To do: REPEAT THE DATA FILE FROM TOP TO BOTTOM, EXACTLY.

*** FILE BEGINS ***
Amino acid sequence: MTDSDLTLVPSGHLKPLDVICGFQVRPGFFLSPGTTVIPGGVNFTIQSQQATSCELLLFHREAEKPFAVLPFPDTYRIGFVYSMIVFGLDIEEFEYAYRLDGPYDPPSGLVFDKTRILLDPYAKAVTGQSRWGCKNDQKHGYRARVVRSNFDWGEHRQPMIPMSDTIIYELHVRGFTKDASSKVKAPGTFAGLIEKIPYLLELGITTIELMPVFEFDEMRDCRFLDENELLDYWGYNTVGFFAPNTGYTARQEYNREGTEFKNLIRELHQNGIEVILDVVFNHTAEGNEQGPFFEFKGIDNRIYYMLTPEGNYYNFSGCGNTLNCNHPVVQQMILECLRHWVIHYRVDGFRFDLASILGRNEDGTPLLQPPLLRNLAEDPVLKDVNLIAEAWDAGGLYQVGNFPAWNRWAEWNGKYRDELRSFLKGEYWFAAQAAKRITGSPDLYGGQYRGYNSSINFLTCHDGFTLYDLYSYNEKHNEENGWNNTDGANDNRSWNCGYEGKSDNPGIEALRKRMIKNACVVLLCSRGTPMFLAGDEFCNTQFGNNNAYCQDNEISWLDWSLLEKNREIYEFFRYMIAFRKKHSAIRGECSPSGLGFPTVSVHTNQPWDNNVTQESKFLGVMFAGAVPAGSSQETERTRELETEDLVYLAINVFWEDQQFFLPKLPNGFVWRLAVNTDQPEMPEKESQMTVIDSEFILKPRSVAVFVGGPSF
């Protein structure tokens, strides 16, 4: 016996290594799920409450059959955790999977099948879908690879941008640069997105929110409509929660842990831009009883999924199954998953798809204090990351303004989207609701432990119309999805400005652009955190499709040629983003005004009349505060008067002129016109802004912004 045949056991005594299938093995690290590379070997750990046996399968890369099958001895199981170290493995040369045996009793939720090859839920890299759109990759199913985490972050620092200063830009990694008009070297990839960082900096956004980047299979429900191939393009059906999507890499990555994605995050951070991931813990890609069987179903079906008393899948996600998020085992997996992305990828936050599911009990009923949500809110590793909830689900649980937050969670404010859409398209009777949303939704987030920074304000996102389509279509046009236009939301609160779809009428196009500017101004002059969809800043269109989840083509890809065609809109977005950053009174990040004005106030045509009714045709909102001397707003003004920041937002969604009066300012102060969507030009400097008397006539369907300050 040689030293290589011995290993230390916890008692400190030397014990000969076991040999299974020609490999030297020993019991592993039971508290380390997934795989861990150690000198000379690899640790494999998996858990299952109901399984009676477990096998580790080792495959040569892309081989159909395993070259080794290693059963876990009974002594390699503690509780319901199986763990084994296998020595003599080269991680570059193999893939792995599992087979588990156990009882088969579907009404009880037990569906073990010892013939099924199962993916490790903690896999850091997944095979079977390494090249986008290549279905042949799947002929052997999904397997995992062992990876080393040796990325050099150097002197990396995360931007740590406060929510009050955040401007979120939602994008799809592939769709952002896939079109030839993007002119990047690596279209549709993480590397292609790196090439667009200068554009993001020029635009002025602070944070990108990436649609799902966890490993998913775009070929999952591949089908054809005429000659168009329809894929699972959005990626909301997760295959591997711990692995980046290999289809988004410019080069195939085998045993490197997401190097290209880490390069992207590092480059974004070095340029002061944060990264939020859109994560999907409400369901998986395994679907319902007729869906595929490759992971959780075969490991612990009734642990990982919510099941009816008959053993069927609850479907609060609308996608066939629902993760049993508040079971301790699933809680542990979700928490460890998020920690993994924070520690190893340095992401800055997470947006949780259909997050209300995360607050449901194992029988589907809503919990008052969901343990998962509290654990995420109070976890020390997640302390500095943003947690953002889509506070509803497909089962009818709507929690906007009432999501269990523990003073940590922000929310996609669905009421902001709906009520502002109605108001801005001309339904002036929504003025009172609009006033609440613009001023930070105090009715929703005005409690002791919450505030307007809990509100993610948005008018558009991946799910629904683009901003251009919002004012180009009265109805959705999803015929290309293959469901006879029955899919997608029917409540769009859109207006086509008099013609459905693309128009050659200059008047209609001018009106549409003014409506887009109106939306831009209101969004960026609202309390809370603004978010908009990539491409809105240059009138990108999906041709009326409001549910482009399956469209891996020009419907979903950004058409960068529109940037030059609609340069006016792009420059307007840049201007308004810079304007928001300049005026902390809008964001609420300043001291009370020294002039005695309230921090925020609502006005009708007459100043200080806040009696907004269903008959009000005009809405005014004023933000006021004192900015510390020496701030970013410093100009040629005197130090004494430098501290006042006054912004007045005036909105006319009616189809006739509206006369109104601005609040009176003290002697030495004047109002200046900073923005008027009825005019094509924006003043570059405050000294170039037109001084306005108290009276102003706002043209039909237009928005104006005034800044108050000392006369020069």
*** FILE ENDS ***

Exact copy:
Amino acid sequence: MTDSDLTLVPSGHLKPLDVICGFQVRPGFFLSPGTTVIPGGVNFTIQSQQATSCELLLFHREAEKPFAVLPFPDTYRIGFVYSMIVFGLDIEEFEYAYRLDGPYDPPSGLVFDKTRILLDPYAKAVTGQSRWGCKNDQKHGYRARVVRSNFDWGEHRQPMIPMSDTIIYELHVRGFTKDASSKVKAPGTFAGLIEKIPYLLELGITTIELMPVFEFDEMRDCRFLDENELLDYWGYNTVGFFAPNTGYTARQEYNREGTEFKNLIRELHQNGIEVILDVVFNHTAEGNEQGPFFEFKGIDNRIYYMLTPEGNYYNFSGCGNTLNCNHPVVQQMILECLRHWVIHYRVDGFRFDLASILGRNEDGTPLLQPPLLRNLAEDPVLKDVNLIAEAWDAGGLYQVGNFPAWNRWAEWNGKYRDELRSFLKGEYWFAAQAAKRITGSPDLYGGQYRGYNSSINFLTCHDGFTLYDLYSYNEKHNEENGWNNTDGANDNRSWNCGYEGKSDNPGIEALRKRMIKNACVVLLCSRGTPMFLAGDEFCNTQFGNNNAYCQDNEISWLDWSLLEKNREIYEFFRYMIAFRKKHSAIRGECSPSGLGFPTVSVHTNQPWDNNVTQESKFLGVMFAGAVPAGSSQETERTRELETEDLVYLAINVFWEDQQFFLPKLPNGFVWRLAVNTDQPEMPEKESQMTVIDSEFILKPRSVAVFVGGPSF
């Protein structure tokens, strides 16, 4: 016996290594799920409450059959955790999977099948879908690879941008640069997105929110409509929660842990831009009883999924199954998953798809204090990351303004989207609701432990119309999805400005652009955190499709040629983003005004009349505060008067002129016109802004912004 045949056991005594299938093995690290590379070997750990046996399968890369099958001895199981170290493995040369045996009793939720090859839920890299759109990759199913985490972050620092200063830009990694008009070297990839960082900096956004980047299979429900191939393009059906999507890499990555994605995050951070991931813990890609069987179903079906008393899948996600998020085992997996992305990828936050599911009990009923949500809110590793909830689900649980937050969670404010859409398209009777949303939704987030920074304000996102389509279509046009236009939301609160779809009428196009500017101004002059969809800043269109989840083509890809065609809109977005950053009174990040004005106030045509009714045709909102001397707003003004920041937002969604009066300012102060969507030009400097008397006539369907300050 040689030293290589011995290993230390916890008692400190030397014990000969076991040999299974020609490999030297020993019991592993039971508290380390997934795989861990150690000198000379690899640790494999998996858990299952109901399984009676477990096998580790080792495959040569892309081989159909395993070259080794290693059963876990009974002594390699503690509780319901199986763990084994296998020595003599080269991680570059193999893939792995599992087979588990156990009882088969579907009404009880037990569906073990010892013939099924199962993916490790903690896999850091997944095979079977390494090249986008290549279905042949799947002929052997999904397997995992062992990876080393040796990325050099150097002197990396995360931007740590406060929510009050955040401007979120939602994008799809592939769709952002896939079109030839993007002119990047690596279209549709993480590397292609790196090439667009200068554009993001020029635009002025602070944070990108990436649609799902966890490993998913775009070929999952591949089908054809005429000659168009329809894929699972959005990626909301997760295959591997711990692995980046290999289809988004410019080069195939085998045993490197997401190097290209880490390069992207590092480059974004070095340029002061944060990264939020859109994560999907409400369901998986395994679907319902007729869906595929490759992971959780075969490991612990009734642990990982919510099941009816008959053993069927609850479907609060609308996608066939629902993760049993508040079971301790699933809680542990979700928490460890998020920690993994924070520690190893340095992401800055997470947006949780259909997050209300995360607050449901194992029988589907809503919990008052969901343990998962509290654990995420109070976890020390997640302390500095943003947690953002889509506070509803497909089962009818709507929690906007009432999501269990523990003073940590922000929310996609669905009421902001709906009520502002109605108001801005001309339904002036929504003025009172609009006033609440613009001023930070105090009715929703005005409690002791919450505030307007809990509100993610948005008018558009991946799910629904683009901003251009919002004012180009009265109805959705999803015929290309293959469901006879029955899919997608029917409540769009859109207006086509008099013609459905693309128009050659200059008047209609001018009106549409003014409506887009109106939306831009209101969004960026609202309390809370603004978010908009990539491409809105240059009138990108999906041709009326409001549910482009399956469209891996020009419907979903950004058409960068529109940037030059609609340069006016792009420059307007840049201007308004810079304007928001300049005026902390809008964001609420300043001291009370020294002039005695309230921090925020609502006005009708007459100043200080806040009696907004269903008959009000005009809405005014004023933000006021004192900015510390020496701030970013410093100009040629005197130090004494430098501290006042006054912004007045005036909105006319009616189809006739509206006369109104601005609040009176003290002697030495004047109002200046900073923005008027009825005019094509924006003043570059405050000294170039037109001084306005108290009276102003706002043209039909237009928005104006005034800044108050000392006369020069």